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Victoria Williams

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5. Time Names of Rests

Grade One Music Theory - Lesson 5: Time Names of the Rests

Suitable for:  ABRSM Grade 1   Trinity Grade 1   GCSE   AP Music Theory Beginners 

In this lesson the note names used in the UK and Australia are in black. USA note names are given in orange. You do NOT need to learn both systems - learn the names used in the country where you live.

 

Rest Shapes

In music theory, rests are symbols which tell you to stop playing, and how long to stop for. Rests come in different shapes depending on how long they last for, just like notes do. Rests take the same names as the notes of the same length. 

 

Crotchets (Quarter Rests)

Crotchet (Quarter) rest.

Crotchet rest in music theory

The crotchet (quarter) rest is a kind of squiggle which isn’t easy to draw nicely. If you find it difficult, you might prefer to use another version, which looks like this.

Alternative crotchet rest in music theory

 

Quavers (8th Rests)

Quaver (8th) rest.

Quaver rest in music theory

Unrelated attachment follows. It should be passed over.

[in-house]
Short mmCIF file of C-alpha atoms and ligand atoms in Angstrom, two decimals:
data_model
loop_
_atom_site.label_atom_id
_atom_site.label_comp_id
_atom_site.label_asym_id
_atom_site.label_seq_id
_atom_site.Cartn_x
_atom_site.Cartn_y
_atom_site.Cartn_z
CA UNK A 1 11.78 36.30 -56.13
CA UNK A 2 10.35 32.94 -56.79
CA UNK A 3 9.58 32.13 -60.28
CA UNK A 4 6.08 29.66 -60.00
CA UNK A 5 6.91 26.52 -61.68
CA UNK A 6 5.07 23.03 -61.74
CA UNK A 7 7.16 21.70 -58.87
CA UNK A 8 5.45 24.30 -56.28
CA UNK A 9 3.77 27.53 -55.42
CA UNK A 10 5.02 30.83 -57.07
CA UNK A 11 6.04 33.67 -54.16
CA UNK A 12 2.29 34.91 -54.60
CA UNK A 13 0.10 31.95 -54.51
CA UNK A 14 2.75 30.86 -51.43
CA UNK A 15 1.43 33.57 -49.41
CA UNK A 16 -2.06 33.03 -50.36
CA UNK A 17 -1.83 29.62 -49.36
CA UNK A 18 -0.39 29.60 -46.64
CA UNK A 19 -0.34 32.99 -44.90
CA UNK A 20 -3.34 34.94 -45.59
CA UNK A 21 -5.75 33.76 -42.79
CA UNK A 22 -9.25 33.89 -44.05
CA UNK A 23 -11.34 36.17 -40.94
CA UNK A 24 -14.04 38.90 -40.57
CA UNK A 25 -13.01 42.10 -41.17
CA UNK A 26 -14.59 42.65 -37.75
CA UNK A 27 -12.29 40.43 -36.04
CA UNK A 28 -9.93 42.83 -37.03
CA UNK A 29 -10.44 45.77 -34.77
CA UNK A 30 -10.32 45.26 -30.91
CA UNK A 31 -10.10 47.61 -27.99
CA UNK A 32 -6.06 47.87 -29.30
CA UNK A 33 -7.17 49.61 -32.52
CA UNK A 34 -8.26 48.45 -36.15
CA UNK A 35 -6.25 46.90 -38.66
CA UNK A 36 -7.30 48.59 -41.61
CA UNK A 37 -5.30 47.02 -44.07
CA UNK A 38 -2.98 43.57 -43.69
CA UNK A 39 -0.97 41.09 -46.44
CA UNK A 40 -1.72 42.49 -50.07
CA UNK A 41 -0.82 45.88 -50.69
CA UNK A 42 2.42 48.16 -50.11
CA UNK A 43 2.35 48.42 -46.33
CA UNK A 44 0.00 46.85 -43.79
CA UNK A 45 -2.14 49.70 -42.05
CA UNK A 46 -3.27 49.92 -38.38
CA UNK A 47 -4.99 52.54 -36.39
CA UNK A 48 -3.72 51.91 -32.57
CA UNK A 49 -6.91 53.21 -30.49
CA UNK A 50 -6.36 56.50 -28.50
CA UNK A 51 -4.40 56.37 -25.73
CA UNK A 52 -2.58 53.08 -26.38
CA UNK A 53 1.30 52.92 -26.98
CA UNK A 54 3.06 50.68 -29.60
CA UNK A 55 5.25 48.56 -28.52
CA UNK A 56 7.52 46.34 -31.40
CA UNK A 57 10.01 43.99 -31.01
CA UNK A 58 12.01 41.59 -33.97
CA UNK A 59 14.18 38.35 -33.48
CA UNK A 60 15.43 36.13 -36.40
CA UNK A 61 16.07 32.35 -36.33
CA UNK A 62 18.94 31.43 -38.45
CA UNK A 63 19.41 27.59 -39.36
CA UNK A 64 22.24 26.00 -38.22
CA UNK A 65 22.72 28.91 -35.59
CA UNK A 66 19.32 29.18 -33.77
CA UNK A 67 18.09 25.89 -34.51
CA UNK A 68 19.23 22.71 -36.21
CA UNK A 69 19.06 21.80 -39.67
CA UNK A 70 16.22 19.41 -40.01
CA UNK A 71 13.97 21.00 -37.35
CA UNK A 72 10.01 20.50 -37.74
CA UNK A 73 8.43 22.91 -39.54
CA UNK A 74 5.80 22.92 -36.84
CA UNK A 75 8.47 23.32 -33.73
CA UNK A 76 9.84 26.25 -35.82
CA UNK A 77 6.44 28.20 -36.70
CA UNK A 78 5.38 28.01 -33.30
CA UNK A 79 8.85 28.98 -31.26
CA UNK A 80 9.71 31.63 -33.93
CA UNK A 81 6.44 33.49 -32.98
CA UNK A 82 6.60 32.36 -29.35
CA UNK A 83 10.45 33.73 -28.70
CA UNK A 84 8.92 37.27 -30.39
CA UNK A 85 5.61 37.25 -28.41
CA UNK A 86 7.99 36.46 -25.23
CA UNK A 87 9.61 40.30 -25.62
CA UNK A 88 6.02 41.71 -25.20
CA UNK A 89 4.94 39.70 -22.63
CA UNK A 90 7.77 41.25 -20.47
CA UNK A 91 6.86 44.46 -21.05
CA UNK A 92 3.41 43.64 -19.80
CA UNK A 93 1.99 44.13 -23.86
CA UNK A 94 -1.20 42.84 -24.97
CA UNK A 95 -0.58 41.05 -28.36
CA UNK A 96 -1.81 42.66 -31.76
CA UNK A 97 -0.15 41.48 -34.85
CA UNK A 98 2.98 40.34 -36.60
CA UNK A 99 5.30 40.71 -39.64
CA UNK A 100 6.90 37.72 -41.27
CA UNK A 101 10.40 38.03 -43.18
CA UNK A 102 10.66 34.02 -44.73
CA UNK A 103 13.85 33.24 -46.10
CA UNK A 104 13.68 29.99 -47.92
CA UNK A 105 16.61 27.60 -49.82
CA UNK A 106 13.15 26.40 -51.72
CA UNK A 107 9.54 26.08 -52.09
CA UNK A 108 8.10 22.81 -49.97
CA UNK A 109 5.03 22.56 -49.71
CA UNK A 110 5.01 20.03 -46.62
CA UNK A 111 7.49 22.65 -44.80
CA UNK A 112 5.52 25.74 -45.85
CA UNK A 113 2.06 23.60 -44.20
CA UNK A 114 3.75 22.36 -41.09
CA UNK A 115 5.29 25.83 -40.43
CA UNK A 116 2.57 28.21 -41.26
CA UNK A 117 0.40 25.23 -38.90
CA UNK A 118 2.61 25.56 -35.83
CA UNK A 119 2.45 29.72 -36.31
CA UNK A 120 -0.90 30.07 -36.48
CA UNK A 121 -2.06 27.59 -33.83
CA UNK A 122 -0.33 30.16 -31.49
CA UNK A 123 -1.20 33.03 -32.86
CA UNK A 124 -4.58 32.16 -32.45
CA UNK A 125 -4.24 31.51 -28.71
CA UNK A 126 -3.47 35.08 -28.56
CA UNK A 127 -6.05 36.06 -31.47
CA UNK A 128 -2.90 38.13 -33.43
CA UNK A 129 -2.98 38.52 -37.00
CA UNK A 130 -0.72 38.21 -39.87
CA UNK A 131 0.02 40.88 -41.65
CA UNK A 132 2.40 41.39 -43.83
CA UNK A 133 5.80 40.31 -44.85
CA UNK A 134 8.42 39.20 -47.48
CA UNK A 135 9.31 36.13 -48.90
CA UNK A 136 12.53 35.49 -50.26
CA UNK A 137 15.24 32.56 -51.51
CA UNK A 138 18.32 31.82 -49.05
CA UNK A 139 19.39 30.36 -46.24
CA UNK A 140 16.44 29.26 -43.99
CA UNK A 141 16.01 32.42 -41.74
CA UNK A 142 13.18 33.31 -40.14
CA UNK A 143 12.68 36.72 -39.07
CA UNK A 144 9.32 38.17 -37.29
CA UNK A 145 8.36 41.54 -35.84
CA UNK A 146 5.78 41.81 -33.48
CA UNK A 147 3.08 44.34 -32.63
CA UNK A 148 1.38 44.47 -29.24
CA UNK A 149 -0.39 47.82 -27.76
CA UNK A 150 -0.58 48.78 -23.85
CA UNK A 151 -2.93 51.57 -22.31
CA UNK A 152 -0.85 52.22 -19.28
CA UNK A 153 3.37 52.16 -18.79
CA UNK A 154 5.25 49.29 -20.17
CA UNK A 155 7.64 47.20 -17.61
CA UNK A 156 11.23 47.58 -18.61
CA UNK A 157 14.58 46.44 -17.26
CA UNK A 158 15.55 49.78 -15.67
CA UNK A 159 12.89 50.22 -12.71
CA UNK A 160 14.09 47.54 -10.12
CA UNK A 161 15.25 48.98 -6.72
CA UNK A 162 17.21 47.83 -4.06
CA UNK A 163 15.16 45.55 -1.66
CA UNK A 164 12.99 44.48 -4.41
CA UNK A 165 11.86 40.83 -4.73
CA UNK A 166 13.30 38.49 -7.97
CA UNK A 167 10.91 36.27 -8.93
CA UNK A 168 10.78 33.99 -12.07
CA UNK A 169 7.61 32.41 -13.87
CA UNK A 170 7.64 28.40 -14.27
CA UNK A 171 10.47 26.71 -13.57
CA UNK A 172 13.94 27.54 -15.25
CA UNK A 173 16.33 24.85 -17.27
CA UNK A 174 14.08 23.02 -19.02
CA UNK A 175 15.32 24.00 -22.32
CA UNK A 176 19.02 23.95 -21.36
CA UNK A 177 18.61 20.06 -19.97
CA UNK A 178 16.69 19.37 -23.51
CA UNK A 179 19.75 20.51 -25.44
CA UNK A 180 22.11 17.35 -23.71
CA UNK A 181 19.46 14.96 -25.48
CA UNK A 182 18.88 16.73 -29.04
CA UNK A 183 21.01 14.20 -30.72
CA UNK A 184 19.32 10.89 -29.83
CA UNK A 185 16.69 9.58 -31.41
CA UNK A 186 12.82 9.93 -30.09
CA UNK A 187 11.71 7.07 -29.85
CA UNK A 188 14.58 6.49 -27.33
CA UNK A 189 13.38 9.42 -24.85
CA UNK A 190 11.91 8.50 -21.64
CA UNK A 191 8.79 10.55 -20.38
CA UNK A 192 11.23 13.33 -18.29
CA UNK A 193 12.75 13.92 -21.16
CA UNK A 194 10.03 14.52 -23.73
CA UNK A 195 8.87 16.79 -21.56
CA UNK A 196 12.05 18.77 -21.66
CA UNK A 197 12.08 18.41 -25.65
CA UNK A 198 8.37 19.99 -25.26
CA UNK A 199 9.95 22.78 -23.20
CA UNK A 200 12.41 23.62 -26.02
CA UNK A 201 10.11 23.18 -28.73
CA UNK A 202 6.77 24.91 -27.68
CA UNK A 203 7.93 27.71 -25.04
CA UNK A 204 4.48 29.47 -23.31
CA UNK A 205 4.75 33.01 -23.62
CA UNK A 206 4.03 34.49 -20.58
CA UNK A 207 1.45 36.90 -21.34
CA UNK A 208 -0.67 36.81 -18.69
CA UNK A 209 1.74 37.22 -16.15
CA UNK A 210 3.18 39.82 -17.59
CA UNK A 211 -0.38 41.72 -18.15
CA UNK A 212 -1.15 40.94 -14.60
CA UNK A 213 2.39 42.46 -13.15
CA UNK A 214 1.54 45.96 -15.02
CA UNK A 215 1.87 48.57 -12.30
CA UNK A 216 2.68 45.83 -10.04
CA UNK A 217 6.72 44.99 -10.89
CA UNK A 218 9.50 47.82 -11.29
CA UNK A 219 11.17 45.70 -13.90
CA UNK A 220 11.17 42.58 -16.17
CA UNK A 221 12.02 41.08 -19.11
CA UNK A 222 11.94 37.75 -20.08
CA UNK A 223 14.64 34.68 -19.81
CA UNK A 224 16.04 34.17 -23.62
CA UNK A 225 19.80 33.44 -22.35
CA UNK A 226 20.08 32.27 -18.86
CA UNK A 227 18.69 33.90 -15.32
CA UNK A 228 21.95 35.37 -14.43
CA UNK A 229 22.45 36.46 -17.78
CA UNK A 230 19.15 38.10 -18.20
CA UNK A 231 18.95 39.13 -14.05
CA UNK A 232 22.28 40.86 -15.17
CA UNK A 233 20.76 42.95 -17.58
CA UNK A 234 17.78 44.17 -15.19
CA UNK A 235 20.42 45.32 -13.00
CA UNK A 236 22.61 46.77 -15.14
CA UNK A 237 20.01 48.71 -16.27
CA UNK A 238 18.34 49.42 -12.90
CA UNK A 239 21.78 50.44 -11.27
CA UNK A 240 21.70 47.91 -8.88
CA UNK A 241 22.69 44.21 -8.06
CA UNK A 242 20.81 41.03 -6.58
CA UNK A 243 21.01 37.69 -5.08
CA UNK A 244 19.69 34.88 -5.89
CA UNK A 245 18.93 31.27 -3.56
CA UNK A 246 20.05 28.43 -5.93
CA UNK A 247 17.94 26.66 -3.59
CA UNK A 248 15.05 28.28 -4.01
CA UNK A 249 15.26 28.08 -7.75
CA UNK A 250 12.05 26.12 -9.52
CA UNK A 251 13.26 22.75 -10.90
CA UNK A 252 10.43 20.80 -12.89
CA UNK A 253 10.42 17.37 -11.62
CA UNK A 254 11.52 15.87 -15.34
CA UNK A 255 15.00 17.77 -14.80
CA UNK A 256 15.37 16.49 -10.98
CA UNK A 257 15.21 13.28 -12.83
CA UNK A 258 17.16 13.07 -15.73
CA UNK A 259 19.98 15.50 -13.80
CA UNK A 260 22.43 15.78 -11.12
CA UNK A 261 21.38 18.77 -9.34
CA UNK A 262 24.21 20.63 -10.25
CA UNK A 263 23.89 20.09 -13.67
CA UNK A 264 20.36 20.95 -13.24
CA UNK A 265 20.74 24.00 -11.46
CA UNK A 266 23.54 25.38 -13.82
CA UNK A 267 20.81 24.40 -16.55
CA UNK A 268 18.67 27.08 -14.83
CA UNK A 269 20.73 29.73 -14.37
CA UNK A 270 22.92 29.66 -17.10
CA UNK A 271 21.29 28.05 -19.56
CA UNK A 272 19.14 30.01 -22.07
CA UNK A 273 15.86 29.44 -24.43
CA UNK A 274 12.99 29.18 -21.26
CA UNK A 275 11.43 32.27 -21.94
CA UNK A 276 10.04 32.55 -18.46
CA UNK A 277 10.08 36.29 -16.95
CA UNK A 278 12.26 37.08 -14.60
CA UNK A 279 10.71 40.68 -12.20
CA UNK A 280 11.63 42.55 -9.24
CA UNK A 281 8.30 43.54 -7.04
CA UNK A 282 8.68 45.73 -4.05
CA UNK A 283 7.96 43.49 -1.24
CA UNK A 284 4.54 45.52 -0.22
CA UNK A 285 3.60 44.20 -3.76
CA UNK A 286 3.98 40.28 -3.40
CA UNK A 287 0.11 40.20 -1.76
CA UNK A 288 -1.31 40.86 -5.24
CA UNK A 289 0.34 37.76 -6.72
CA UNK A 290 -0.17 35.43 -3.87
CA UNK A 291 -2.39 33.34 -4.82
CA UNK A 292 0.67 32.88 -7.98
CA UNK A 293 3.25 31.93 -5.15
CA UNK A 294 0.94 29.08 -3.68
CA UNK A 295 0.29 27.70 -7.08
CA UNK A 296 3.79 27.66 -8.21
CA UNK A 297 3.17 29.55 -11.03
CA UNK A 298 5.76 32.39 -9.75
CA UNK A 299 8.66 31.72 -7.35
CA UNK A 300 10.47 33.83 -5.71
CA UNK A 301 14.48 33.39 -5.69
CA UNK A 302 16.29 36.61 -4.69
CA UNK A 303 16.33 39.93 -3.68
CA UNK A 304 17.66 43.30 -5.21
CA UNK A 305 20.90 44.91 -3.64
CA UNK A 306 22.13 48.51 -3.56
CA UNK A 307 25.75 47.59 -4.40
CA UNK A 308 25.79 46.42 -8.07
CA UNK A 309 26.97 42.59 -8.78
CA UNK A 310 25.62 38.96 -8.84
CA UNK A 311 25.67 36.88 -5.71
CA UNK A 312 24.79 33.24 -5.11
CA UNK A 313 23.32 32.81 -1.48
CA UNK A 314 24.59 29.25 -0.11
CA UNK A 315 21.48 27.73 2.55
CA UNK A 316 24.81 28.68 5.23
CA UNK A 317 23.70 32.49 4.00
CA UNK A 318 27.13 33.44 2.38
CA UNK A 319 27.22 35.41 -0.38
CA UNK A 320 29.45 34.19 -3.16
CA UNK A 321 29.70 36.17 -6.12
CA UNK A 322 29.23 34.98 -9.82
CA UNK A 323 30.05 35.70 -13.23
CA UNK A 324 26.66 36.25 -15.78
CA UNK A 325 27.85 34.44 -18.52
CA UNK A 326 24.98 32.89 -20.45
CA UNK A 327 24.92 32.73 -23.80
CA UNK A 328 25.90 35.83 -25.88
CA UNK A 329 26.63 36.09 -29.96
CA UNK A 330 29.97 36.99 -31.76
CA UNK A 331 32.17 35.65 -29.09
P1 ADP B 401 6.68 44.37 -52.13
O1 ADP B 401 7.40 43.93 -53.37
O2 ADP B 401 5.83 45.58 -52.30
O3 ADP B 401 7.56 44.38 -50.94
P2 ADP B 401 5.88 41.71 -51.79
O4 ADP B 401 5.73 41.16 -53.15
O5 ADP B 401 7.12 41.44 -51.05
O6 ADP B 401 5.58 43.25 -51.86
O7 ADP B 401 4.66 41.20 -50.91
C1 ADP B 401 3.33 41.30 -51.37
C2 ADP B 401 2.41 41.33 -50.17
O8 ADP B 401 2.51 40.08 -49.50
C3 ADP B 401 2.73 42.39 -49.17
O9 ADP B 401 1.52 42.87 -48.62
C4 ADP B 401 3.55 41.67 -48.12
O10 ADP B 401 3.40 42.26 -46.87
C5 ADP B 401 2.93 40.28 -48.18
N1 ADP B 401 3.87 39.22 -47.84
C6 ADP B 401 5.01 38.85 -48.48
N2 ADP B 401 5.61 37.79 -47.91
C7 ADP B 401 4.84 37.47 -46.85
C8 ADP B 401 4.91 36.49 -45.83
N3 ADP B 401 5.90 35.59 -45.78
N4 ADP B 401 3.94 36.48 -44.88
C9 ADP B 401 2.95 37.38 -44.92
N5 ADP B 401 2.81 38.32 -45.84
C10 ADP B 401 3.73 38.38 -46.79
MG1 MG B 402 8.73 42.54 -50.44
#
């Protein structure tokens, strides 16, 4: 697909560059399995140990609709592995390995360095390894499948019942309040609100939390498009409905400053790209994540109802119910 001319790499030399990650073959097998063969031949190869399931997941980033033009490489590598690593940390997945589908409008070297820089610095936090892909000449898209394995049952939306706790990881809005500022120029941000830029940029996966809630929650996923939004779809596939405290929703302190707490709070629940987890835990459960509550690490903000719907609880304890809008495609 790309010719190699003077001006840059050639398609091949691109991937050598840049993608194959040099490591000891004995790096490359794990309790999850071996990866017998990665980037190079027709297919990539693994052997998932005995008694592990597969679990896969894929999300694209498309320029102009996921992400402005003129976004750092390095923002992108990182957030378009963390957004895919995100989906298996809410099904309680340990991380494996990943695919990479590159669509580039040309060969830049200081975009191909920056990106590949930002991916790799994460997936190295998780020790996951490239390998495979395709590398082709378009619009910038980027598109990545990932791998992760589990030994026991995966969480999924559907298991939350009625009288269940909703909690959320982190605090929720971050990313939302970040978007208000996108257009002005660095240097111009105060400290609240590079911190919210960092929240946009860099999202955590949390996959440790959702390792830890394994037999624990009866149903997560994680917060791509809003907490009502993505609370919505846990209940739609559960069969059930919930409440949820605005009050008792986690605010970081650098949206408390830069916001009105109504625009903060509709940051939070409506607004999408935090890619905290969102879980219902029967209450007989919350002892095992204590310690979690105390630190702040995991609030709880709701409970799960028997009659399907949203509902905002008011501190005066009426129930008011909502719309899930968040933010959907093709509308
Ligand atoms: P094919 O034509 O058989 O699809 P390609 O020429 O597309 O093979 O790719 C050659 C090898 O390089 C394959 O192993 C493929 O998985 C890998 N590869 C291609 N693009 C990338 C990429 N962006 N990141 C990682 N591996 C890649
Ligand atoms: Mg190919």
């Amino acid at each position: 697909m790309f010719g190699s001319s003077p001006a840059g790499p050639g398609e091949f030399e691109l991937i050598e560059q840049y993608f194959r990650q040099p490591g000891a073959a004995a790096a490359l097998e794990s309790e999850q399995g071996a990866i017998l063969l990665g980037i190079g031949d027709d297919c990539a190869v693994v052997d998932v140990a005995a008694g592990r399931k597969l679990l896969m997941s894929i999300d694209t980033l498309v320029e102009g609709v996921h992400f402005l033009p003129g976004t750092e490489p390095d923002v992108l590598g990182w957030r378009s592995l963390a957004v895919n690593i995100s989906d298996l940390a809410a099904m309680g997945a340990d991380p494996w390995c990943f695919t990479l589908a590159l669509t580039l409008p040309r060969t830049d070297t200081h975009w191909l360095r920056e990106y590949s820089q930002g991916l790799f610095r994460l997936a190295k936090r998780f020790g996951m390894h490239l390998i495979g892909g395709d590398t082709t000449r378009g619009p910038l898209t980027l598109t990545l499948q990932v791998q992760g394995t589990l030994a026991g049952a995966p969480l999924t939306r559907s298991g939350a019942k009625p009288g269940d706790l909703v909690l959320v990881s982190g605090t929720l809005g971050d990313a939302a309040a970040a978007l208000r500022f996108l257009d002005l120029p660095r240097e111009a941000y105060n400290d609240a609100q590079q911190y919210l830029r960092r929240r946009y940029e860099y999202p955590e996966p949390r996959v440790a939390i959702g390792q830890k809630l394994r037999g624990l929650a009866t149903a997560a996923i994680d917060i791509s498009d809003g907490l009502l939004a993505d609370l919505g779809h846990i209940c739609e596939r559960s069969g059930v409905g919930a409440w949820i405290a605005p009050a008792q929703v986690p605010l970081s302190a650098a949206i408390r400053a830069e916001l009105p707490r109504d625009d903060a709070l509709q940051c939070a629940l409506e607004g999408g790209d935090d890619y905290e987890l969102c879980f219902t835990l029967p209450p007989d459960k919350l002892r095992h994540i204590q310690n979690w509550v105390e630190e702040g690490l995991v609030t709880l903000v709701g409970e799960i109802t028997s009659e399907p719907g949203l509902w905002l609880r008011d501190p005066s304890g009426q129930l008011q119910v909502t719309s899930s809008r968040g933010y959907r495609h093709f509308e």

The quaver (8th) rest looks a bit like a number 7, with a circle at its tip. If you look again at the “easy” crotchet (quarter) rest, you’ll notice that it is, in fact, a back-to-front quaver (8th) rest.

 

Semiquavers (16th Rests)

Semiquaver (16th) rest.

Semiquaver rest in music theory

The semiquaver (16th) rest looks a lot like the quaver (8th) rest, but it’s got 2 tails, just like the semiquaver note (16th note) has.

 

Minims (Half Rests)

Minim (half) rest.

Minim rest in music theory

The minim (half) rest is a small, coloured-in block. The minim (half) rest sits on the middle line of the staff.

 

Semibreves (Whole Rests)

Semibreve (whole) rest.

Semibreve rest in music theory

 

The semibreve (whole) rest is about the same size block as the minim (half) rest, but its position is different - it hangs off the second line from the top. 

If you find it hard to remember the positions of the 2 and 4 beat rests, remember that that 4 is a higher number than 2, so a 4-beat rest is higher up the staff than a 2 beat rest. 

Semibreve (whole) rests are also used as “whole bar” (whole measure) rests. This means that the whole bar should be silent, even if the bar doesn’t contain exactly 4 beats.

 

 

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